Testimony, in a proceeding under the workmen's compensation act, by an employee, whose duty was to see that bags of coal loaded on a truck did not thereafter become displaced, of the circumstances in which he lay on his stomach on the floor of the truck with his legs
hanging out behind as it backed and his leg was caught between the truck and an embankment, warranted a finding that such injury arose out of and in the course of his employment and not from a hazard voluntarily incurred outside its scope.
CERTIFICATION to the Superior Court of a decision by the Industrial Accident Board awarding compensation.
Testimony of the claimant before the single member of the board was in part as follows: He was employed as a laborer. Two employees worked on bagging coal and placing them on the truck; after they put the bags on the truck, it moved forward and stopped momentarily and they got on the back of the truck and lay there on their stomachs with their legs "dangling over the edge of the truck." The truck then backed up and the claimant tried to get out from between it and an embankment but was too late and his leg was broken. When he got on the truck he knew it was going to back up. He remained "in that same position" up to the time the accident happened. They had to "watch the coal bags in back." If the bags started to "tilt," they had "to hold them and steady them." In the position he was in he could watch the bags so that if they started to fall he "could get there to stop them." If a bag of coal started to fall he would have to "hoist himself on the truck" and go forward fifteen feet to where the bags of coal were. That was the reason he was on the back of the truck and in the position he was in. There was no reason why he could not have got his whole body on the truck. "It was just a matter of choice with him." He was not told to ride on the truck "in that special way that he did. He was on his stomach leaning on his hands so if the bags started to go he could pull himself up and save the bags." "On several occasions" previously in this yard, while loading trucks during working hours, he had ridden on trucks in the presence of his boss in the position he was in on the day of the accident, and the boss had not told him not to do so nor said anything to him about it.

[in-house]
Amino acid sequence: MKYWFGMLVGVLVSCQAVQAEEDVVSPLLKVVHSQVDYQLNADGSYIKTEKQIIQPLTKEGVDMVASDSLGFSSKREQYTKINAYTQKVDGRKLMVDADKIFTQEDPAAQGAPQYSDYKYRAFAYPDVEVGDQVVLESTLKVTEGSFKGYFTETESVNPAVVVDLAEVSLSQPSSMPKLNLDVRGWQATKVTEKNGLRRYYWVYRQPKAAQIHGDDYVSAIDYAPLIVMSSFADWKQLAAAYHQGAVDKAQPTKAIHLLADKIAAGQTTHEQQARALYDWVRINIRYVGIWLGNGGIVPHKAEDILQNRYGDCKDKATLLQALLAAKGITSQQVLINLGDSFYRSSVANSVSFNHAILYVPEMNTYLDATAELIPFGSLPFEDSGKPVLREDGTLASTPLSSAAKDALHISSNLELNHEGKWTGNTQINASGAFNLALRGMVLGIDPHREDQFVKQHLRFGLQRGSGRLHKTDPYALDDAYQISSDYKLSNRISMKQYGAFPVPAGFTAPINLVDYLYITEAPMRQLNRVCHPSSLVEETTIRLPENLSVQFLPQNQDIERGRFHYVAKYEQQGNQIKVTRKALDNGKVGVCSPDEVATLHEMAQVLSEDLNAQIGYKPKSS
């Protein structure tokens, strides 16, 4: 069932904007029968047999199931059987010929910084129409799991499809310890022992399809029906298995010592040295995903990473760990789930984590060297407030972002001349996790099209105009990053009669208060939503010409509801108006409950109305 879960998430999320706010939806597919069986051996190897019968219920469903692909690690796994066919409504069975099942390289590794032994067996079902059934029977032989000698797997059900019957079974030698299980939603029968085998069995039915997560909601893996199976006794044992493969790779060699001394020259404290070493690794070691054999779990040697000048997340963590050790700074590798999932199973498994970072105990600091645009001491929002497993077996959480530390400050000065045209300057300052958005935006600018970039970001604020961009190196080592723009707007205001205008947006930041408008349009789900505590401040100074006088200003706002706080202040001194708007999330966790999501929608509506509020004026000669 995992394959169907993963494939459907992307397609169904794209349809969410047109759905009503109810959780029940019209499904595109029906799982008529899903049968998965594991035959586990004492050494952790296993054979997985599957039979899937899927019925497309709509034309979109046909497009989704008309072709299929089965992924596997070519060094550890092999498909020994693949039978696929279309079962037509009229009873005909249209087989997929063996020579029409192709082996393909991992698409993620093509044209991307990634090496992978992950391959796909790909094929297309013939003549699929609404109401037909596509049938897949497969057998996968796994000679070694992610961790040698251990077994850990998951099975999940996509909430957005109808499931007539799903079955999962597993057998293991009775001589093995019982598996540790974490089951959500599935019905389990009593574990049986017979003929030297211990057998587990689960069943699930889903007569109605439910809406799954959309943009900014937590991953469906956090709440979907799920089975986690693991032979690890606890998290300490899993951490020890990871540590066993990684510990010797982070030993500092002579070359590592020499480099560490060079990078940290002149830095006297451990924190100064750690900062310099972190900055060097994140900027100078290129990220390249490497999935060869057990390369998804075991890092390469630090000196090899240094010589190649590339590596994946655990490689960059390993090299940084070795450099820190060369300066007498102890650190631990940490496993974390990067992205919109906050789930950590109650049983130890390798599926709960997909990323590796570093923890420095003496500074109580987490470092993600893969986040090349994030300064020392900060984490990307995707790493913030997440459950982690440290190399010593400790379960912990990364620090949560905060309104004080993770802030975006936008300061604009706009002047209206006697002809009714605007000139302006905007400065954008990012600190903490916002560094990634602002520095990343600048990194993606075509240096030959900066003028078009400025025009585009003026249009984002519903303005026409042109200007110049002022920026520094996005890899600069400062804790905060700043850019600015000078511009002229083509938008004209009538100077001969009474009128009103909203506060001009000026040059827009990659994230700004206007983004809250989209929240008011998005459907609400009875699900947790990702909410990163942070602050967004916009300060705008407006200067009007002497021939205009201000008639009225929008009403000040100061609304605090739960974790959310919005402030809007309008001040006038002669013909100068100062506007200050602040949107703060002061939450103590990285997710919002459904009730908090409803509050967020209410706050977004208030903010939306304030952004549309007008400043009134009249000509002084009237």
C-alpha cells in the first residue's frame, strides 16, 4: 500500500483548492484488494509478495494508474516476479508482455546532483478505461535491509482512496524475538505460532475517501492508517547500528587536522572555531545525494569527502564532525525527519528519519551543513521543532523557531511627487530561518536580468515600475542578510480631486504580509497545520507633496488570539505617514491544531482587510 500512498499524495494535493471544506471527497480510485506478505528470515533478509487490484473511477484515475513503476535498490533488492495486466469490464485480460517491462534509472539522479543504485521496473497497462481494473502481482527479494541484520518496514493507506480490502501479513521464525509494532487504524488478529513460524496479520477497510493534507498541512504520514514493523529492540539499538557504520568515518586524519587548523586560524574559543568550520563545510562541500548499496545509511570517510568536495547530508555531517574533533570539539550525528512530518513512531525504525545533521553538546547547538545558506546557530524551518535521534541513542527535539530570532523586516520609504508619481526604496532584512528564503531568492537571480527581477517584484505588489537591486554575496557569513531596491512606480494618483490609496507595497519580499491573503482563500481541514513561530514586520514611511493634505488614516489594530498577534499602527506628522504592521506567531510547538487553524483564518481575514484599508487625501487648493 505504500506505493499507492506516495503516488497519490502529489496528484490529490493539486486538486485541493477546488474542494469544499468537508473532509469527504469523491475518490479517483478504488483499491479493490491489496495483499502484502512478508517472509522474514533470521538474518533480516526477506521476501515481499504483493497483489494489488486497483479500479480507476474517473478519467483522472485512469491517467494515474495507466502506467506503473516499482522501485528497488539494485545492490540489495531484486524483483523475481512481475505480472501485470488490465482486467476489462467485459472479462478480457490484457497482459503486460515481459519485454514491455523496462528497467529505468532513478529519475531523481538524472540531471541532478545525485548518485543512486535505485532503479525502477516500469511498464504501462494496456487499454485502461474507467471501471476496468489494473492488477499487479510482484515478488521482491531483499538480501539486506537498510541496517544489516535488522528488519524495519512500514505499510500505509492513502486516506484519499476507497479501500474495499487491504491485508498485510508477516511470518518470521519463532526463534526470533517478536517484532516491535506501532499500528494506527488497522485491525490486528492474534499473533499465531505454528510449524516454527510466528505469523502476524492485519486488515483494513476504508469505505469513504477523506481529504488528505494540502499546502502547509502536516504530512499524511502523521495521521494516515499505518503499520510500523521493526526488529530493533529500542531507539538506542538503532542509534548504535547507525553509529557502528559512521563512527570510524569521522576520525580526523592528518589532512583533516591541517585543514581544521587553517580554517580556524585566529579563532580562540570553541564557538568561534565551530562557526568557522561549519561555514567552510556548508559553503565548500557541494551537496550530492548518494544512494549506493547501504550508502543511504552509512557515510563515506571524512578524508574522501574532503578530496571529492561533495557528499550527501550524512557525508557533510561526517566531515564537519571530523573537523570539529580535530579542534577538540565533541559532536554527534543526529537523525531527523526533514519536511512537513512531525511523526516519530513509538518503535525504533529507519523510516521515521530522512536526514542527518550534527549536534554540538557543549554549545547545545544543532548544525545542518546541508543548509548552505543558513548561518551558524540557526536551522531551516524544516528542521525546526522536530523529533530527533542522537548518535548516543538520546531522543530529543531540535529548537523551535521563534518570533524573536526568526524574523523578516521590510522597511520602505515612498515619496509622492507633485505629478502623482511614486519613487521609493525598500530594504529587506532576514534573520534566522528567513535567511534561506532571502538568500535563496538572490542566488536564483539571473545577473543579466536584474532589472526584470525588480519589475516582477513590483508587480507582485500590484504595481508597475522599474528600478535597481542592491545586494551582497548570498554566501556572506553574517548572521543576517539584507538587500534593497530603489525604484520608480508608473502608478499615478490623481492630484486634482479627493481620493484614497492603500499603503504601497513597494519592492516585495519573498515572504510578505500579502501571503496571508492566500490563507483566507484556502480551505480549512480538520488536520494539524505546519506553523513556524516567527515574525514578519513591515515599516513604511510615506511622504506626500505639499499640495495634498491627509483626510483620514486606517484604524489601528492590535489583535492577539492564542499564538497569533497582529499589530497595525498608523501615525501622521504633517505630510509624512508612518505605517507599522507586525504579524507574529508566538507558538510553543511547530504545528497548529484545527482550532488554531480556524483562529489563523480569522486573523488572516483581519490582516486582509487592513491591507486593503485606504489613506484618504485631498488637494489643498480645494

The single member made, and the reviewing board adopted, the following findings: "The employee was on the
tail end of the truck with another helper, and as the chauffeur backed the truck to turn it, the employee, whose belly was on the truck and whose legs hung down over the end of it, was crushed by the truck backing up against a dirt banking of a railroad. The truck was loaded with bags of coal, three bags high, starting immediately in back of the chauffeur's cab, there being two or two and one half tons in all. It was the employee's duty, together with the other helper, to watch the bags and see that they did not fall off. He could have got up on the truck altogether, but as the driver was only going one hundred fifty or two hundred feet to another part of the yard, he did not do so, and there was not any requirement shown requiring him to so do." The employee's injury "arose out of and in the course of his employment . . . he did not incur an added hazard not contemplated by his employment at the time of his injury."
In the Superior Court, the case was heard by Burns, J., and in this court was submitted on briefs.
F. L. Flanagan, for the insurer.
A. B. Goodspeed, for the claimant.
LUMMUS, J. There was evidence tending to prove the following facts. The employee was engaged in loading bags of coal upon a truck without tailboard or sides. The truck was not fully loaded and the employee lay on his stomach in the back of the truck trying to keep the bags of coal in position on the truck. His legs were dangling over the back of the truck. As the operator of the truck backed it up, to enable more coal to be loaded, the employee's right leg was broken when caught between the rear of the truck and a railroad embankment.
The Industrial Accident Board found a compensable injury, and the Superior Court awarded compensation. The insurer appealed.
It cannot be said that the employee voluntarily incurred a danger outside the contemplated scope of his employment, as in Lazarz's Case, 293 Mass. 538 , Wozniak's Case, 299 Mass. 471 , and Eifler's Case, 276 Mass. 1 . The employee at the time of the injury was still engaged
in the work for which he was hired. In our opinion the injury arose out of and in the course of his employment.